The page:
And Norma replied, "Oh,
humor is so vital that it's at least two out of five. Perhaps
three out of five."
Humor is one of the most
powerful influences in a family. It can be used very effectively
in discipline. We're called to discipline our kids, not punish
them. The word discipline actually means "to
learn." It doesn't mean to put chains on our kids.
One day I asked a friend how
hard it was to discipline his kids. He said, "Well, one day
my kid really goofed up. He was being stubborn and disobedient. So
I just grabbed him and said, 'I'm going to tickle you until you
wet your pants unless you promise never to do that again.' And he
looked up at me and said, What?' So I started tickling him and
tickling him, and he was laughing and laughing. And I got him to
promise never to repeat what he had just done."
My friend used humor and
tickling to bring about behavior change. Of course, he did it
lightheartedly; we have to be careful not to abuse our kids under
the guise of kidding them. I've started using humor for discipline
too, and it works well with my sons.
I once sailed 25,000 miles
in a forty-foot sailboat with four other guys. We spent a year
together. We were in such close quarters that it was an obvious
opportunity for all sorts of cantankerous feelings to emerge. One
of the guys, though, had a real gift at dissolving problems with
humor. He would exaggerate things and make them into caricatures;
he'd turn inevitable conflicts and arguments into funny
situations. Before we knew it we'd be laughing, the tears rolling
out of our eyes. Pretty soon we'd forget what our problem had
Laughter is a powerful
medicine for a family. Proverbs 17:22 says, "A cheerful heart
is good medicine, but a crushed spirit dries up the bones."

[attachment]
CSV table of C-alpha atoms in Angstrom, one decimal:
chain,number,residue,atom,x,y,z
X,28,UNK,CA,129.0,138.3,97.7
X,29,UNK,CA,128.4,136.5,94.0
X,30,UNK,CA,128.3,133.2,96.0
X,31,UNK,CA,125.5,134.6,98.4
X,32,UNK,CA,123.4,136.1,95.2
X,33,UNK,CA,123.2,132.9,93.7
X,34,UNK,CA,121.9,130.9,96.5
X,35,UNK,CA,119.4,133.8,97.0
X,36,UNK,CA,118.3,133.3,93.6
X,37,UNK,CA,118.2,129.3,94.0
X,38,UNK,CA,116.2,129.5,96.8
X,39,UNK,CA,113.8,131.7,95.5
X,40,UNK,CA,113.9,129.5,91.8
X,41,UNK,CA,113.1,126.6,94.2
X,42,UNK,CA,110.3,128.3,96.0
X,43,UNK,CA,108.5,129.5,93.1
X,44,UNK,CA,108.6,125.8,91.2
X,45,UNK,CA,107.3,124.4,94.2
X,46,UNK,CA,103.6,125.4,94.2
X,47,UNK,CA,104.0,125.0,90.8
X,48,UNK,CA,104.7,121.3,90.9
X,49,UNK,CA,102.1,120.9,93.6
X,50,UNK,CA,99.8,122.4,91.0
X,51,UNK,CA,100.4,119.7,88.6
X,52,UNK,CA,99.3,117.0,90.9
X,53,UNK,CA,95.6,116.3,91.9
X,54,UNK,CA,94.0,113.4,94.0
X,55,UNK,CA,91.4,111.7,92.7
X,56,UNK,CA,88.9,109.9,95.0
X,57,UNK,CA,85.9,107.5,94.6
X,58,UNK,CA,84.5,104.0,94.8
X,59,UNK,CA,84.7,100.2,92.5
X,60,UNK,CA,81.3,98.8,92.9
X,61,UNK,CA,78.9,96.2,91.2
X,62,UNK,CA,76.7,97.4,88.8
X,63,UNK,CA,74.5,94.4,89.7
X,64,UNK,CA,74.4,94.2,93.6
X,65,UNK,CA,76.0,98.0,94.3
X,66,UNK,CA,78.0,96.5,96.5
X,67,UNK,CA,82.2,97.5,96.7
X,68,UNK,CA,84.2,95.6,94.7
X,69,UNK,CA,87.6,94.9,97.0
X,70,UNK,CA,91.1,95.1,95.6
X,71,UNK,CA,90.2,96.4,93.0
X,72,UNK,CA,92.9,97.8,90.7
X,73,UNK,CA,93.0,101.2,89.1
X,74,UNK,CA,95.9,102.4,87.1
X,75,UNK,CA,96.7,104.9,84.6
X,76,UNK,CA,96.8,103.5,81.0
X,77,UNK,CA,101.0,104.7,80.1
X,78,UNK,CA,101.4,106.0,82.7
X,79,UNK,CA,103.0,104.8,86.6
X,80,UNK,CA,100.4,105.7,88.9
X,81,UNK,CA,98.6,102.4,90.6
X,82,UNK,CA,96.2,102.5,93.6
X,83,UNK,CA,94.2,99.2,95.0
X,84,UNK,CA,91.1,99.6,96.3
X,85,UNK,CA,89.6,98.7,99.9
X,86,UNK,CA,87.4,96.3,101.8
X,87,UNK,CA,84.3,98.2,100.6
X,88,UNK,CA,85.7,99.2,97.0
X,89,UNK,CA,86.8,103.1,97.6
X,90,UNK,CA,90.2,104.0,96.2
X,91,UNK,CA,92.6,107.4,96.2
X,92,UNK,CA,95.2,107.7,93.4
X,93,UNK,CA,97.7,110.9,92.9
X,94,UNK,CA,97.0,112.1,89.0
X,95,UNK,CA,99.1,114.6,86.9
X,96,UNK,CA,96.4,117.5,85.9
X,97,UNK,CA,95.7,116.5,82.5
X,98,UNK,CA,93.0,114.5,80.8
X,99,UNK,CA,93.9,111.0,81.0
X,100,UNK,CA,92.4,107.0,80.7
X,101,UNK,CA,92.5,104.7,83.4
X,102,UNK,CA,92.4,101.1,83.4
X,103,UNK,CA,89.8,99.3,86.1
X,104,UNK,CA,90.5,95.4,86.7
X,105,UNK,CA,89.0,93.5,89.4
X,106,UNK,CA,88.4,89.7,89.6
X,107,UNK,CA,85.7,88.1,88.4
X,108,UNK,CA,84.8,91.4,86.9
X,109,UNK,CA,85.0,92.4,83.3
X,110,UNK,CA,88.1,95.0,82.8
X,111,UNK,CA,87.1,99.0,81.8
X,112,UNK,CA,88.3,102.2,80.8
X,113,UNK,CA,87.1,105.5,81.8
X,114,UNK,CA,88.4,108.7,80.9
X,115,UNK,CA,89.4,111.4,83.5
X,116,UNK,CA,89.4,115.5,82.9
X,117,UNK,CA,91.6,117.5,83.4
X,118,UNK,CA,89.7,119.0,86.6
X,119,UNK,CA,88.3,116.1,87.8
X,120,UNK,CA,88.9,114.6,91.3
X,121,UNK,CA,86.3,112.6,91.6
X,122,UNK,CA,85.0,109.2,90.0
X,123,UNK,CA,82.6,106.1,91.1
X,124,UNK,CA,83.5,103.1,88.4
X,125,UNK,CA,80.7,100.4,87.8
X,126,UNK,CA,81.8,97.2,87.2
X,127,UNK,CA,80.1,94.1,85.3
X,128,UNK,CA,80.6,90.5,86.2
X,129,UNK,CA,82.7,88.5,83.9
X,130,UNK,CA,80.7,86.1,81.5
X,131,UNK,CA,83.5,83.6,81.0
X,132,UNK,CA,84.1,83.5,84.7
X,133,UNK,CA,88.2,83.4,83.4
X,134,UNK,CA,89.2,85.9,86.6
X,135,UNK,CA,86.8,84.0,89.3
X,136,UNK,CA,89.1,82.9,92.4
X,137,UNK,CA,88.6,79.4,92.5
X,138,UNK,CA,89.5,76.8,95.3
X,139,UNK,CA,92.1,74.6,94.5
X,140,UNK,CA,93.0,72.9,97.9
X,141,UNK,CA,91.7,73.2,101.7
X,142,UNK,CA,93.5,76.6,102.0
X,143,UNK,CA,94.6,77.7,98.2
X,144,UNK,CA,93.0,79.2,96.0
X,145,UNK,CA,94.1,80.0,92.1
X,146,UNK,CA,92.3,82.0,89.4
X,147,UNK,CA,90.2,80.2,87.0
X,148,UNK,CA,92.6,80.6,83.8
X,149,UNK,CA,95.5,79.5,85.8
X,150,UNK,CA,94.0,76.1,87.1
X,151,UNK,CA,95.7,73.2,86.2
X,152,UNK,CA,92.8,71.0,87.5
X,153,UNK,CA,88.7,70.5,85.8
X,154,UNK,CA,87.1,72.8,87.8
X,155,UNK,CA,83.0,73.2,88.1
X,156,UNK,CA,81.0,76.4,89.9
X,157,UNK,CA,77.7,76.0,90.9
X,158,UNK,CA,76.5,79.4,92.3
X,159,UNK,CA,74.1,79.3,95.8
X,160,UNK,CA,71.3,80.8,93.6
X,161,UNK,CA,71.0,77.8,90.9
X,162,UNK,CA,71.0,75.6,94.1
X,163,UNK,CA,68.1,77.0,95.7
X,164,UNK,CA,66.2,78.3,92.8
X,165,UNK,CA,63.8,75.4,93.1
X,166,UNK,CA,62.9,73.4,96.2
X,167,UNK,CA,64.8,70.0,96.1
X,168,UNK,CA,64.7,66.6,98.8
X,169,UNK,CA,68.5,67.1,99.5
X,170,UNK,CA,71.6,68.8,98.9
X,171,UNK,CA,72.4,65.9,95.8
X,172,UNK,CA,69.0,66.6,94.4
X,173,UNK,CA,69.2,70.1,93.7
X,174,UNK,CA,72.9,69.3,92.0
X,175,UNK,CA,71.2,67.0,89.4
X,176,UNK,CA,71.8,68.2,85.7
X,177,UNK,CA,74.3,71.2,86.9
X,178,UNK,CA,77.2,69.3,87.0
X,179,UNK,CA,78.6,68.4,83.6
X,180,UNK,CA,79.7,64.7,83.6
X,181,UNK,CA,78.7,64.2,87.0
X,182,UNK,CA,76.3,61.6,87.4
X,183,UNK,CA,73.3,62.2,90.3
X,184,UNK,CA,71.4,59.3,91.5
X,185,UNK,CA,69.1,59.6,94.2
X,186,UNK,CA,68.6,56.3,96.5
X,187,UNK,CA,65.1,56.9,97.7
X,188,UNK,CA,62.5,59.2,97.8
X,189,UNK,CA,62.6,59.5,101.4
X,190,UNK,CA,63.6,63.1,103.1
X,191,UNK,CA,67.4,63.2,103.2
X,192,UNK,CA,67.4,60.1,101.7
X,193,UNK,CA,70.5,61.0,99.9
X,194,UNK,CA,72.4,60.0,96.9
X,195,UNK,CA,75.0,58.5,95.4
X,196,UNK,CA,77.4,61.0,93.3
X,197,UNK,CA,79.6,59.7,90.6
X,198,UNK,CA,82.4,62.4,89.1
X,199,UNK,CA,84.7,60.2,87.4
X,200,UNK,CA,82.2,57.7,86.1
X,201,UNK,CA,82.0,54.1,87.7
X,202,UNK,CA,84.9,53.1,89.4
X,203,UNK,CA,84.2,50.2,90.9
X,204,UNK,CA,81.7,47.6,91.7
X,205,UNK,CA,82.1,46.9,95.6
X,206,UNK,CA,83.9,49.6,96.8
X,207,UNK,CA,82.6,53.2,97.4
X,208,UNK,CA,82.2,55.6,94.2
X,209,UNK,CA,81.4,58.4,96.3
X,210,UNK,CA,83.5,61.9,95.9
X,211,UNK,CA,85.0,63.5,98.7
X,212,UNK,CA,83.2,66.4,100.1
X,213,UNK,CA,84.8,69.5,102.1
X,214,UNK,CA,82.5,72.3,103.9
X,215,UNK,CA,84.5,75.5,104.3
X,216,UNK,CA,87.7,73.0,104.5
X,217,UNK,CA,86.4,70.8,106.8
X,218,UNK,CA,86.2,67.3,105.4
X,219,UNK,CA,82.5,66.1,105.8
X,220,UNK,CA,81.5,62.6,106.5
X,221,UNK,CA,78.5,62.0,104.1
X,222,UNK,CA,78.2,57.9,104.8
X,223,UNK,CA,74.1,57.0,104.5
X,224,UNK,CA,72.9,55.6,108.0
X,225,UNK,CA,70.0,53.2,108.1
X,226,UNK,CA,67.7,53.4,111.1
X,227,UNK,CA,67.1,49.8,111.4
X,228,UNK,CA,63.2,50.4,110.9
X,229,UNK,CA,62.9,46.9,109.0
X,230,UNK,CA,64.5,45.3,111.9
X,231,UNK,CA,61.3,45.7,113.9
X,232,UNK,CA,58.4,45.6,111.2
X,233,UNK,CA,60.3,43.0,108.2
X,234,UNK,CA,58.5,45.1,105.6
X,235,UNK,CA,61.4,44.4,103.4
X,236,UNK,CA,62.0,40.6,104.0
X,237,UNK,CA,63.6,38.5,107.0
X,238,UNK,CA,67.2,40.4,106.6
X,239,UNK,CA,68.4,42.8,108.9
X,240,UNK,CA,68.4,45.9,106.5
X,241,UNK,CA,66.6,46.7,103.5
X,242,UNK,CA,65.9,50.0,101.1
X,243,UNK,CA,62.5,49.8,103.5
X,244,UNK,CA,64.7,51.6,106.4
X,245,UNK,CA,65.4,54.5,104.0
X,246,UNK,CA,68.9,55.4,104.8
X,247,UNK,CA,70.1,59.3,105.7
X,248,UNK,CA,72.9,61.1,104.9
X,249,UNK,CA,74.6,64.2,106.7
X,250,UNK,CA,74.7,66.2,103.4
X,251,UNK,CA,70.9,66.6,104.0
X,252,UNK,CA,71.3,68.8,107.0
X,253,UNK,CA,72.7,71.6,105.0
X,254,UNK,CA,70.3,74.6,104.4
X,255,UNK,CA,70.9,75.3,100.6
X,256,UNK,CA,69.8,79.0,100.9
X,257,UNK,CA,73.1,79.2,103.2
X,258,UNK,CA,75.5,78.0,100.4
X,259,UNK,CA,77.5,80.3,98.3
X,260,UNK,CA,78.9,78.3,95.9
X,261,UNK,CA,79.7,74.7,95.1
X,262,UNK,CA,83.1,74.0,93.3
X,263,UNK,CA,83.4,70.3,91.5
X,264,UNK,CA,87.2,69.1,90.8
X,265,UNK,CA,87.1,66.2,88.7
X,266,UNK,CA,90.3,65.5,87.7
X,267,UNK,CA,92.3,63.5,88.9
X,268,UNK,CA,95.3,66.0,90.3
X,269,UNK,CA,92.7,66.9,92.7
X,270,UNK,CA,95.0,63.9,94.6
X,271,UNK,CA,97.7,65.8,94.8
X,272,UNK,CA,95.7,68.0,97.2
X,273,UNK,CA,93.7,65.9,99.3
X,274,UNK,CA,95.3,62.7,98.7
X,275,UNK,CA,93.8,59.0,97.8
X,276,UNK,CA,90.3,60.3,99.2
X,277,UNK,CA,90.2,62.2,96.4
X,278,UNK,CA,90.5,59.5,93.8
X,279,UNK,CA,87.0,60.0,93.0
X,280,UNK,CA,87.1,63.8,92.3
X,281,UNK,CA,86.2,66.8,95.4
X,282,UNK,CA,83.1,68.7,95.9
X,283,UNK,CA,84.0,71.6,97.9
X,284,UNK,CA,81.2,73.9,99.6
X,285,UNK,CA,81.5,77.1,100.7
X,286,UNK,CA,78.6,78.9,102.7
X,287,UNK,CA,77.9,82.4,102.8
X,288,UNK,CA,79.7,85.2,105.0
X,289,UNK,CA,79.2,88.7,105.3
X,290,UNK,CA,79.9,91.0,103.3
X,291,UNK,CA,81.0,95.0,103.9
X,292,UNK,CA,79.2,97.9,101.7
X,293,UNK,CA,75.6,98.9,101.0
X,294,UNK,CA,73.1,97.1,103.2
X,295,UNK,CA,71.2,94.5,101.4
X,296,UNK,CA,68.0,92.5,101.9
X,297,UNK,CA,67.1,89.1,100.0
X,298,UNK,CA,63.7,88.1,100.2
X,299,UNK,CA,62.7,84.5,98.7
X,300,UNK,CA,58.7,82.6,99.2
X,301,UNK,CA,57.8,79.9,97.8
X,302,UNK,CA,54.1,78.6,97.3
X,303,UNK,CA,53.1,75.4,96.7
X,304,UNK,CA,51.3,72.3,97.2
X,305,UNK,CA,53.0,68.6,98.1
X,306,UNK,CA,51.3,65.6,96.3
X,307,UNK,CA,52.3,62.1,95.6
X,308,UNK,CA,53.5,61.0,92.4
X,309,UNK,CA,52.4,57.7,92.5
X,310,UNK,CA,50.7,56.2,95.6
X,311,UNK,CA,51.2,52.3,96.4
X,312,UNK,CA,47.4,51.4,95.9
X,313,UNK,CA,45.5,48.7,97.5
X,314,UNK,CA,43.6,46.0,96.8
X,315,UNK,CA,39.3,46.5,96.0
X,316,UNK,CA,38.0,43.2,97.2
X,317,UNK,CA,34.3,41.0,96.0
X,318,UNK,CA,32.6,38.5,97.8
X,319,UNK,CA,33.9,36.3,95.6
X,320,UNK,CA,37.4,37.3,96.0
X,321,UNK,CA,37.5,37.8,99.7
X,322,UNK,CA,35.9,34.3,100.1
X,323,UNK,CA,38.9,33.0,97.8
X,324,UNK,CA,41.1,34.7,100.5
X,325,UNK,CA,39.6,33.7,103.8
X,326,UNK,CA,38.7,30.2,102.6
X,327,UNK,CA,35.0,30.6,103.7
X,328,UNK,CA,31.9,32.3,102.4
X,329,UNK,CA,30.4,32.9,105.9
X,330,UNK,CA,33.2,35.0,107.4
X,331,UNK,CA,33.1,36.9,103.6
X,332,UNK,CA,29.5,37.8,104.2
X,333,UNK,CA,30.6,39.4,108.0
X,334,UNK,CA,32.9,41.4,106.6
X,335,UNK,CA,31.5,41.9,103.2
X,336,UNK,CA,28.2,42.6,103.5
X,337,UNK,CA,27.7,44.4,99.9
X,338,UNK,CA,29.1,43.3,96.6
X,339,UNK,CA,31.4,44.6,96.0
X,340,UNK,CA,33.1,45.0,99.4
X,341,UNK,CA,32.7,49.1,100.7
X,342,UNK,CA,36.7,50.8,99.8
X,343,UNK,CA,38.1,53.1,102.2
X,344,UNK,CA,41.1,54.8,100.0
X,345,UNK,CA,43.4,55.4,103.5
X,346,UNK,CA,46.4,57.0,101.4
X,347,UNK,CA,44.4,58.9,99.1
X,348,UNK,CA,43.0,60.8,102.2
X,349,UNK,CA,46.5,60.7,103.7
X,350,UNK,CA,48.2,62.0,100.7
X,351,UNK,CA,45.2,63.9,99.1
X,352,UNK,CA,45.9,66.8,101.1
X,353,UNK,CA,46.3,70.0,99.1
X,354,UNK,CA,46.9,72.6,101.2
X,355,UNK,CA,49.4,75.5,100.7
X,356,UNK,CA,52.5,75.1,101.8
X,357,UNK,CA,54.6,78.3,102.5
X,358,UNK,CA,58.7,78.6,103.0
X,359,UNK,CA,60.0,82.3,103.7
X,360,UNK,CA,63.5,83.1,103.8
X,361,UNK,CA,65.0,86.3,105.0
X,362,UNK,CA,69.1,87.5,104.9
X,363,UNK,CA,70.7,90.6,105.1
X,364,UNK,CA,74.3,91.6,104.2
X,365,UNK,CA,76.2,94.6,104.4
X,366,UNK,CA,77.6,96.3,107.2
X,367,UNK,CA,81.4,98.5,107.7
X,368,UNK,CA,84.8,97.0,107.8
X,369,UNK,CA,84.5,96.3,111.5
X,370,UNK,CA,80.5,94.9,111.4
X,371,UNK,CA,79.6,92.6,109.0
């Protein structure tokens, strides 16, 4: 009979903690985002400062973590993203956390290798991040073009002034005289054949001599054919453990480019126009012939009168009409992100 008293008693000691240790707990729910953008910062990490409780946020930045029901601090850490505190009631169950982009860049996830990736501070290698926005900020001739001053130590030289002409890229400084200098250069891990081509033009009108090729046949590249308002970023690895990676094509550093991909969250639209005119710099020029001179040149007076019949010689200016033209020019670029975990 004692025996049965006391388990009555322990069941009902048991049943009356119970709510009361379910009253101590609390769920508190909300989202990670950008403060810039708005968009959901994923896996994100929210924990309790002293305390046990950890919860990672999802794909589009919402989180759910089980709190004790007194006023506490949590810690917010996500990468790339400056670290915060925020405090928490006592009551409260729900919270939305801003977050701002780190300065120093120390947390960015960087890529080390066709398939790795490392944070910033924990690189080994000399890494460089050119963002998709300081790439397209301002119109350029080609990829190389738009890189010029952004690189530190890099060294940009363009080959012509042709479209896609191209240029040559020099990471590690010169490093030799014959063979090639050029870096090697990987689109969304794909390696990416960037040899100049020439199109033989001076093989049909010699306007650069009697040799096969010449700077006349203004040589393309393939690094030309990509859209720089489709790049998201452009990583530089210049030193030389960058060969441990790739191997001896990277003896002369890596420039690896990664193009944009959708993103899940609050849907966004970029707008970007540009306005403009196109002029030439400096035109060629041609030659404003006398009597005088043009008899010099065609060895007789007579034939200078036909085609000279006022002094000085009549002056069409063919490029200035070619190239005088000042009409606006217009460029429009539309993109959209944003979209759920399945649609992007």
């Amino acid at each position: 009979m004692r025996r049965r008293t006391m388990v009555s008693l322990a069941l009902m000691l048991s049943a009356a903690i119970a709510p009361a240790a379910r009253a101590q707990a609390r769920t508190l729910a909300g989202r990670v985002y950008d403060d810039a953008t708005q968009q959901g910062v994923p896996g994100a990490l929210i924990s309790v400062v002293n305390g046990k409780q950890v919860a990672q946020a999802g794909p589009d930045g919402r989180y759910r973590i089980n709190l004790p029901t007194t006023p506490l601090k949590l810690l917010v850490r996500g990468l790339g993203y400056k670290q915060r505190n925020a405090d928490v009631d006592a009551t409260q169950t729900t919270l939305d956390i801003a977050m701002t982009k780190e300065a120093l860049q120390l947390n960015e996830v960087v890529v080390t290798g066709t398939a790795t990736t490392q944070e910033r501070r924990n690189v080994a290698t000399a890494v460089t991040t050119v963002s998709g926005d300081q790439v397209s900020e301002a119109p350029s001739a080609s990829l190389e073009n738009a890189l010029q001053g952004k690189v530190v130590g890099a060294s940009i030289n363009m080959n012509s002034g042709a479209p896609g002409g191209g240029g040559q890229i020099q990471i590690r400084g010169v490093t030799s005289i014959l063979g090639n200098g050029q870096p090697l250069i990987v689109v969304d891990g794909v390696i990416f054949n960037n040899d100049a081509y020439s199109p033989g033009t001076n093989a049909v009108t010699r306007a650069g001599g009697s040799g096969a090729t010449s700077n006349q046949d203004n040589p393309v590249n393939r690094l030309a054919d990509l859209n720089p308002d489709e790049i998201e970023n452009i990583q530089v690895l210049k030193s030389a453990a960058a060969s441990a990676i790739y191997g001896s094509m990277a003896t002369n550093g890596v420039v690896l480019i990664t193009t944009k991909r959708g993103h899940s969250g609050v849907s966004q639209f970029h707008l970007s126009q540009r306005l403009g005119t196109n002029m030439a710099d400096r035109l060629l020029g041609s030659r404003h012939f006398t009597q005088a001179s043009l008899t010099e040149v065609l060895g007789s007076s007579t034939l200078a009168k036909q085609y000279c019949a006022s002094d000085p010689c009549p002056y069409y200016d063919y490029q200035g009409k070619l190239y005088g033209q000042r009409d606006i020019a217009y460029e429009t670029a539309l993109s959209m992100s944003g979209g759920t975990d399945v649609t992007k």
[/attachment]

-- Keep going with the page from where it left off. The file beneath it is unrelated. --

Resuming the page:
Humor, laughter, and joy release endorphins--chemicals that create
positive emotions--into the bloodstream. Humor is a miracle
substance for families. It's easy to overreact when our kids make
mistakes, but if we learn not to take ourselves too seriously,
they will find it easier to correct their errors.
The other night we ran into
a problem with Josh. We've been trying to teach our kids table
manners, because they're at the age where it's important that they
learn etiquette. We don't want them to embarrass themselves or us
when we go out to eat. It's even become a touchy situation, and it
was in danger of getting somewhat out of proportion.
So the other night when we
were at a restaurant, Josh wasn't using his utensils correctly.
Pam said to him lightly, "Why don't you just pick it up with
your hands?" That was such an obvious exaggeration that Josh
started to laugh. But Pam's remark set him free to think: what are
good manners in this situation? Soon, by his own choice rather
than our coercion, he went back to appropriate behavior. Using
humor as discipline is smoother than coming down heavy on your
kids. It preserves their dignity and gives them choice.
We need to learn how to have
a sense of humor. Like anything else, developing a sense of humor
takes practice. You develop your own style. Some people have a dry
sense of humor; some are more inclined to slapstick. Some use
satire; others use exaggeration or caricature. There are as many
styles of humor as there are people.
Laughter is so important that I've made it a
high priority. John Powell once said, "He who learns to laugh
at himself shall never cease to be entertained." We need to
learn to laugh at ourselves, because the human predicament is so
notoriously difficult. Life can be so preposterously hard that if
we didn't learn to laugh at ourselves, we wouldn't survive.
Families today are going through more stress than ever before, but
a well-developed sense of humor can keep them from breaking.